Page:Poems by Currer, Ellis, and Acton Bell (Charlotte, Emily and Anne Brontë, 1846).djvu/34

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24
THE PHILOSOPHER.


"Oh, for the time when I shall sleep
Without identity,
And never care how rain may steep,
Or snow may cover me!
No promised heaven, these wild desires,
Could all, or half fulfil;
No threatened hell, with quenchless fires,
Subdue this quenchless will!"


"So said I, and still say the same;
 Still, to my death, will say—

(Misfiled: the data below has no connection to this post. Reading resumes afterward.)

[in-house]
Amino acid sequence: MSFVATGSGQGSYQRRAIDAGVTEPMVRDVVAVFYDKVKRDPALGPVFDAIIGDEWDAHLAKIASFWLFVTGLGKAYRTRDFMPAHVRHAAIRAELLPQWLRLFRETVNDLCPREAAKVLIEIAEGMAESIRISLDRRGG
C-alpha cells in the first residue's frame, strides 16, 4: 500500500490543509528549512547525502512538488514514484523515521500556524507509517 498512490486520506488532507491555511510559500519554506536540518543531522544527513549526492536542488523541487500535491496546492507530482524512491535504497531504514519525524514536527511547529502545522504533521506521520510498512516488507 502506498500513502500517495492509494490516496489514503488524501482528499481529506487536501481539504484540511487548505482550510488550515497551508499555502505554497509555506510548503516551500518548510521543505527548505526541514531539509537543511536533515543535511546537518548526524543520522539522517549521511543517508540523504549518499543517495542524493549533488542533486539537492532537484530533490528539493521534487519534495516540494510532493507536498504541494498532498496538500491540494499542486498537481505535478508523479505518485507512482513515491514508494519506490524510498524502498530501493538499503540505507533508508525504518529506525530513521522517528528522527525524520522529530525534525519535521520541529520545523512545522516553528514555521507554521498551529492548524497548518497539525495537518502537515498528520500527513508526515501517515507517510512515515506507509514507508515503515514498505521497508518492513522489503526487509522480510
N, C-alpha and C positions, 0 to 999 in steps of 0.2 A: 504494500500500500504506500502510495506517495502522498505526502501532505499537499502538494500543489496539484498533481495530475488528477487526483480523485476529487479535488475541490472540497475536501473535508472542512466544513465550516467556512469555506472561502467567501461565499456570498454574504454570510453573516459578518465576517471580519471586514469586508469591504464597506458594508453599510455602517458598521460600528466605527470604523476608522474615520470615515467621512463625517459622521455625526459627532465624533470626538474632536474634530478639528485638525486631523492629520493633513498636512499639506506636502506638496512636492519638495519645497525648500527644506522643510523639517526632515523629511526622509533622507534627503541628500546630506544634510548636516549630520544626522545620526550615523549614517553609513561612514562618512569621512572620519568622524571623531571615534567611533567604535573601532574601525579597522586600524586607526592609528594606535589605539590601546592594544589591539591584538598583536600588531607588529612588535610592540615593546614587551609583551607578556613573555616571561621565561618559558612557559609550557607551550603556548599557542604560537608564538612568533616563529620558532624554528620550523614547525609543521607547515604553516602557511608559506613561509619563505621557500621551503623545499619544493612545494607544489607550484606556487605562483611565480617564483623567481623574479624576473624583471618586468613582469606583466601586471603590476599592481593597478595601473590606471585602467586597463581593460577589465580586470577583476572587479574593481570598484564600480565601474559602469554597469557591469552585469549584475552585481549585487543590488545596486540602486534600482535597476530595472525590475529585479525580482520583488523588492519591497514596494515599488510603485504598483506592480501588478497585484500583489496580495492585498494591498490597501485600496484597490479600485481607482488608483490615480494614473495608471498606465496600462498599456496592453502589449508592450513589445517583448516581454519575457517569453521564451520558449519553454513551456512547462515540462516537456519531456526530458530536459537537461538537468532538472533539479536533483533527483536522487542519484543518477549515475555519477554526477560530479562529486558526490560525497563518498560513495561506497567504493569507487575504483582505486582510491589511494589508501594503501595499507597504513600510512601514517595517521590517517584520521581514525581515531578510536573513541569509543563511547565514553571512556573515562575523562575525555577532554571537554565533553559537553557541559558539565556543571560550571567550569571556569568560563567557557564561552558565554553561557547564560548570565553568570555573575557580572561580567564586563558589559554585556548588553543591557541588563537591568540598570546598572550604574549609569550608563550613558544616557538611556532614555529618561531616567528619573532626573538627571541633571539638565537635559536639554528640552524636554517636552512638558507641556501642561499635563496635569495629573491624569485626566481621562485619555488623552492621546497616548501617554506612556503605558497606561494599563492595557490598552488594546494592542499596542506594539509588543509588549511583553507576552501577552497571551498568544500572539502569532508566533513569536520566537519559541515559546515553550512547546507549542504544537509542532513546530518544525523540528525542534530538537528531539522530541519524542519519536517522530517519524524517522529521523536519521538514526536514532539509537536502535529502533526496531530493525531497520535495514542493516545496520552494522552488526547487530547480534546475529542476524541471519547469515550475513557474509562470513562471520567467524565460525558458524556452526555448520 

Three gods, within this little frame,
 Are warring night and day;
Heaven could not hold them all, and yet
 They all are held in me;
And must be mine till I forget
 My present entity!
Oh, for the time, when in my breast
 Their struggles will be o'er!
Oh, for the day, when I shall rest,
 And never suffer more!"


"I saw a spirit, standing, man,
 Where thou dost stand—an hour ago,
And round his feet three rivers ran,
 Of equal depth, and equal flow—
A golden stream—and one like blood;
 And one like sapphire seemed to be;
But, where they joined their triple flood
 It tumbled in an inky sea.